Eight Marketing Tactics Your Small Business Can Use
Research from SalesForce suggests that 66% of small to medium business owners are personally responsible for at least three of these areas of their business: product development, marketing, operations, human resources, finance, customer service, and/or information technology.
It’s no wonder then small businesses need marketing tactics that are not only effective, but also efficient. Small businesses simply don’t have the same time and resources as large enterprises.
Here, we’ll take a look at eight marketing tactics that small businesses can use to boost their marketing efforts.
Overview: What are marketing tactics?
Marketing tactics are specific and targeted marketing actions. That is, they’re more specific than a broad marketing plan.
For example, after you’ve built out your strategy from a sample marketing plan, you can implement specific tactics to push closer to achieving your goals.
Marketing tactics your small business should try
Given their limited resources, small businesses need to leverage marketing tactics that are efficient, simple, and high impact. We’ve kept those criteria in mind as we assembled this list of marketing tactics your small business should try.
By the end of this list, you’ll have a handful of actionable ideas to help jumpstart your small business marketing.
1. Identify your most valuable customers
There’s no one-size-fits all approach to marketing, and this tactic will help you decide which of the other tactics here will work best for you.
Using data to identify which customers are the most profitable for your business can go a long way. With this information, you can make better decisions about who to market to and what marketing channels will be most effective.
This idea is straight from marketing 101 and the concept is simple: you need to identify the segments of your customer base that are the most valuable and market in a way that resonates with them.
If you’re operating a local restaurant, which customers seem to spend the most each visit? Families? Professionals from a nearby office? Seniors? Depending on the answer, your optimal marketing plan for your small business may vary significantly.
Of course, some insights about your customer base will require more nuance and detail to analyze. CRM software and database marketing can help you make more advanced insights and develop more targeted campaigns as you go.
How to identify your most valuable customers:
Simply put, identifying your most valuable customers can be boiled down to two marketing KPIs (key performance indicators): customer lifetime value (CLV), which is how much revenue a customer generates, and customer acquisition costs (CAC), which is how much it costs to acquire a customer.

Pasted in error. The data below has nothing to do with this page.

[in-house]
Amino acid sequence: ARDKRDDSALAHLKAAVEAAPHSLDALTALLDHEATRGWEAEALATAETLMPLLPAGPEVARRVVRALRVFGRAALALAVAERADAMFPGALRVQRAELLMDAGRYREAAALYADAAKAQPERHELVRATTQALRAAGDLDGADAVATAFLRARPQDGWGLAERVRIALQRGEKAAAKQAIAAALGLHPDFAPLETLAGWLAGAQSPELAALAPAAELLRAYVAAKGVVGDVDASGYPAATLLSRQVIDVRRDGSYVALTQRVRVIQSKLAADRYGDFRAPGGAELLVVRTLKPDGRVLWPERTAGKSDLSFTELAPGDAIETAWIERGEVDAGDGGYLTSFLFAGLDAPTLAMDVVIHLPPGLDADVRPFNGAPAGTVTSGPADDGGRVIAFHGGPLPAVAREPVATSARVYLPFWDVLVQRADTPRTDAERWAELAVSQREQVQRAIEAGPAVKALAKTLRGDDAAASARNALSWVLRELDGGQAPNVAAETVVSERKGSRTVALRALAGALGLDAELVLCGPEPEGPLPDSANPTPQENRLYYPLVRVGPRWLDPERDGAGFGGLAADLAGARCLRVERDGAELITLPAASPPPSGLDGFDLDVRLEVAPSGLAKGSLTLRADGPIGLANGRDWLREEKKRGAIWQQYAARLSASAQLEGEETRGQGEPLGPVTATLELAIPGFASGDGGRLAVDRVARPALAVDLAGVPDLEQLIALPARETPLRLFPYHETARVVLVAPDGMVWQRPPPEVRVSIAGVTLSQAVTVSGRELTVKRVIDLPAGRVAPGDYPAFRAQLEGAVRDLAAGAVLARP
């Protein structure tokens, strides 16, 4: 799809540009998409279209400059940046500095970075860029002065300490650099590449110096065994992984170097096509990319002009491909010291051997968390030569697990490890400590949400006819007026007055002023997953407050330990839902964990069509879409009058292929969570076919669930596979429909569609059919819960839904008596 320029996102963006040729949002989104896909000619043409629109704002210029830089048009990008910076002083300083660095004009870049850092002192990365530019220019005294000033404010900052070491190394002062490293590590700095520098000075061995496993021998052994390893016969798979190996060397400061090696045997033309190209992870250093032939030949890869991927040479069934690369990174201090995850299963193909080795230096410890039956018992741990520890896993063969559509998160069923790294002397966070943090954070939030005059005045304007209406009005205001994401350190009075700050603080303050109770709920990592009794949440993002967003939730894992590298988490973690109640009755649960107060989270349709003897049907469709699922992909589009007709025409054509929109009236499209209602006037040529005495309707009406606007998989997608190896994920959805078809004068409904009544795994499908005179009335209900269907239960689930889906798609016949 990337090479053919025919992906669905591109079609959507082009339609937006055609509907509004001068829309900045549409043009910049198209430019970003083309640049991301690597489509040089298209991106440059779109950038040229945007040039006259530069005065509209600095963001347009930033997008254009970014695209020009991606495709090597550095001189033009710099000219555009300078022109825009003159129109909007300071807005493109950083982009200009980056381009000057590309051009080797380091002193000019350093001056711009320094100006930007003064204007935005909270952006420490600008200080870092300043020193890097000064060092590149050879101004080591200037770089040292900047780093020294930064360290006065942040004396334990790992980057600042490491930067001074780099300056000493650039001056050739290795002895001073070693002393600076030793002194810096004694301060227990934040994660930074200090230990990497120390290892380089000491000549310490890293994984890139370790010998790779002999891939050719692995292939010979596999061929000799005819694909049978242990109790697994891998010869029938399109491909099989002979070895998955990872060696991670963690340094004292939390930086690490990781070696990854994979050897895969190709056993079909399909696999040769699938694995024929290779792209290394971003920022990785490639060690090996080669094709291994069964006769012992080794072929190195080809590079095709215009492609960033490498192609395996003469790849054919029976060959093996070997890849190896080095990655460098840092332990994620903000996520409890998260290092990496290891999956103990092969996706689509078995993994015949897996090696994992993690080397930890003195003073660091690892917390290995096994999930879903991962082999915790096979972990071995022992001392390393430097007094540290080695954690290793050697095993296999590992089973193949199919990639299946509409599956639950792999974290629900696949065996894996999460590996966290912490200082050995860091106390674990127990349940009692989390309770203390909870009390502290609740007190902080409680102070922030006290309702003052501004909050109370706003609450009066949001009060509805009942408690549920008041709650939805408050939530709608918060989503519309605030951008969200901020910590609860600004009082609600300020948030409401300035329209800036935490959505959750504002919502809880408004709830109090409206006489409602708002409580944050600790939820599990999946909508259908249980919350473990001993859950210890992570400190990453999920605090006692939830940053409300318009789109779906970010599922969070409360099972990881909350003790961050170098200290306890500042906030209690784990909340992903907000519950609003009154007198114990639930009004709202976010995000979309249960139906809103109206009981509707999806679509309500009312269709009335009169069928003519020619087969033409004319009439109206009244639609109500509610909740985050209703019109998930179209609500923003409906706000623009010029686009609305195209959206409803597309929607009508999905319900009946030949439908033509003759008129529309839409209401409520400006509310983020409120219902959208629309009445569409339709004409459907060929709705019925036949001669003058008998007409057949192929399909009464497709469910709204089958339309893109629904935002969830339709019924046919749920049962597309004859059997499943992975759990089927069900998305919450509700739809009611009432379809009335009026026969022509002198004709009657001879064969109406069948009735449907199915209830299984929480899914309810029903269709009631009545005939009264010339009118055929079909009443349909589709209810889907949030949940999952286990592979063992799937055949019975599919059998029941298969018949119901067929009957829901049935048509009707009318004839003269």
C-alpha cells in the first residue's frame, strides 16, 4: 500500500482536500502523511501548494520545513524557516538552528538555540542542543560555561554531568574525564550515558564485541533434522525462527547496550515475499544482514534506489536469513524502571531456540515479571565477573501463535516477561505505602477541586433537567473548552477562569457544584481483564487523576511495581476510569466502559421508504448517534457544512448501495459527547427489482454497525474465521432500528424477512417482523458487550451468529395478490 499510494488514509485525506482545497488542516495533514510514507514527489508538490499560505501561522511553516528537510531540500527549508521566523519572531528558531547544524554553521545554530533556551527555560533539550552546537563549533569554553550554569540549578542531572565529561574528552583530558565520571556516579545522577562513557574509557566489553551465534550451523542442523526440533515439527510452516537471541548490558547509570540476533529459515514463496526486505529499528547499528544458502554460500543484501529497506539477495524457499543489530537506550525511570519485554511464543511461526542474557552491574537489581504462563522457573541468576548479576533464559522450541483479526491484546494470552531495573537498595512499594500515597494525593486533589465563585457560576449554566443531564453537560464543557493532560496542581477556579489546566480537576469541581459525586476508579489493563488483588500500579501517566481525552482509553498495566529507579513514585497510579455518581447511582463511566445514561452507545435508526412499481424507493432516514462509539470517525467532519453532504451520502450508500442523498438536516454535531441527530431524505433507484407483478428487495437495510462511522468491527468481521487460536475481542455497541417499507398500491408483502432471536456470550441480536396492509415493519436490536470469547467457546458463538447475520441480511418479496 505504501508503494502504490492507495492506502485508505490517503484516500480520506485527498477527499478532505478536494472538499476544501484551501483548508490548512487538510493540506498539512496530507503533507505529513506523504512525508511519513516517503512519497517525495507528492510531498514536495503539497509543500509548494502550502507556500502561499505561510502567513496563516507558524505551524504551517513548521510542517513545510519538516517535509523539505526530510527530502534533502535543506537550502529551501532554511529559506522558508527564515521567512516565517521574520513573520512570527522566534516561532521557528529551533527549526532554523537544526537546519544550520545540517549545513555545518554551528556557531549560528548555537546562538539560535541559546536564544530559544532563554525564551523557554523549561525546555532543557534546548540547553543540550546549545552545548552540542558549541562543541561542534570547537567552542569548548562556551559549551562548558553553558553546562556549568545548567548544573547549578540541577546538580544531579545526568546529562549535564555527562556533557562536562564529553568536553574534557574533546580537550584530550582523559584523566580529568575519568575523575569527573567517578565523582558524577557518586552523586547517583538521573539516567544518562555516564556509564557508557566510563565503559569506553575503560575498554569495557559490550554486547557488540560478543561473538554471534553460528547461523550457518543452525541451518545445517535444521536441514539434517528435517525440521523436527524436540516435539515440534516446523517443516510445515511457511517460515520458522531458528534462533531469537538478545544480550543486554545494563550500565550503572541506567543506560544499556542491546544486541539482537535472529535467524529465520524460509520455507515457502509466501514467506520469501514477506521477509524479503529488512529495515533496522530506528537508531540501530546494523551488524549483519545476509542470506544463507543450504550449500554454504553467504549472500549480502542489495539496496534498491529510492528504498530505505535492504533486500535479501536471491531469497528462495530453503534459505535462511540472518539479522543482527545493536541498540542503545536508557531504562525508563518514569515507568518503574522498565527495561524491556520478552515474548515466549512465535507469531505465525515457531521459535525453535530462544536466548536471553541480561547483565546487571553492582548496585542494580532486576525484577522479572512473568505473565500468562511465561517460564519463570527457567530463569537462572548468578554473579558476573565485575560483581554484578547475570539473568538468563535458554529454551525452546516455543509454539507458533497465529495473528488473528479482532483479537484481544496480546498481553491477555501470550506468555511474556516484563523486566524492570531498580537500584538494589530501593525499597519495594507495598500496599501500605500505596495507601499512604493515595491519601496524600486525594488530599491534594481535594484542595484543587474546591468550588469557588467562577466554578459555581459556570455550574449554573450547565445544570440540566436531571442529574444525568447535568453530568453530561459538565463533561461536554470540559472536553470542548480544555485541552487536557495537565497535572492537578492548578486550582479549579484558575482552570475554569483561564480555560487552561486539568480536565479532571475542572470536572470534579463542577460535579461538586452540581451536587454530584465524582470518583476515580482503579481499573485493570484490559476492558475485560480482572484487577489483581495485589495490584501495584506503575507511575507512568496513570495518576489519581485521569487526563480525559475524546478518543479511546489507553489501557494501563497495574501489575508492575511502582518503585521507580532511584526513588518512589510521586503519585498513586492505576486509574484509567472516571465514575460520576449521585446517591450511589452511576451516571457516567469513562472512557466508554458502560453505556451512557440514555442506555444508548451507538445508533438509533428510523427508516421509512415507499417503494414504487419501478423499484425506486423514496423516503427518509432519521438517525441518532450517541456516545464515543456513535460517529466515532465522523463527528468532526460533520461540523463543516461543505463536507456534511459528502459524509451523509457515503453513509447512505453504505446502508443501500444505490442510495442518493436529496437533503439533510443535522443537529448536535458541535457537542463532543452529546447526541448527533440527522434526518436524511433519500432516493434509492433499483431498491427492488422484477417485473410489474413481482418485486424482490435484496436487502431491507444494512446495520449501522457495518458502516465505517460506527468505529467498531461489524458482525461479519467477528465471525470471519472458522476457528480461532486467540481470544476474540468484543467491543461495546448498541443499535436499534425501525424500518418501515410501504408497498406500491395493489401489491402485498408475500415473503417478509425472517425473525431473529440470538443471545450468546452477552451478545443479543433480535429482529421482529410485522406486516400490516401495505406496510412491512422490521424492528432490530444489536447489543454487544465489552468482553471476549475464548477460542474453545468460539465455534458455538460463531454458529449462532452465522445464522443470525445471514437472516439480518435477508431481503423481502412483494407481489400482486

It's important to understand that revenues don’t tell the whole story. A customer that spends $500 but costs $400 to acquire isn’t as valuable as one that spends $200 and costs $50 to acquire.
Use these steps to get started identifying which of your customers are most profitable:
- Keep track of your customers and their purchases: For very small businesses, a spreadsheet or even pen and paper may be enough. For most others, investing in CRM software can better inform your decision-making, and it doesn’t have to break the bank. For example Insightly offers a “free forever” two-user tier to keep marketing spend low.
- Keep track of your costs: This is the flip side of the above point. Tracking your expenses and being able to attribute them to customer acquisition will help reveal how much it costs to get a customer onboard.
- Don’t forget about your promoters: While the raw CLV and CAC data will tell a lot of the story, it’s important not to forget your promoters. These are the customers who will help draw in other customers and help your brand grow. They can also become a big part of your referral programs (more on those below).
2. Build an email list
Email marketing makes it onto seemingly every list of digital marketing tips, and for good reason. Lyfe Marketing reported that email marketing return on investment (ROI) is 122%. Additionally, an industry report by Emma found that 59% of marketers get more ROI from email than any other channel.
By building an email list, you’ll be able to leverage one of the most reliable low cost and high impact direct marketing channels to your advantage.
How to build an email list:
We recently took a deep dive on creating an organic email list, so we’ll give you a crash course to get started here.
- Don’t buy lists from third parties: Purchasing third party email lists may violate the US’s CAN-SPAM (Controlling the Assault of Non-Solicited Pornography And Marketing) Act and the EU’s GDPR (General Data Protection Regulation). Additionally, the probability a purchased email list consists of the audience your small business should be targeting is often low.
- Incentivize signing up: Whitepapers, industry reports, and other useful content can incentivize your target audience to join your email list. It also helps ensure those signing up for your list are more likely to be interested in your products and services.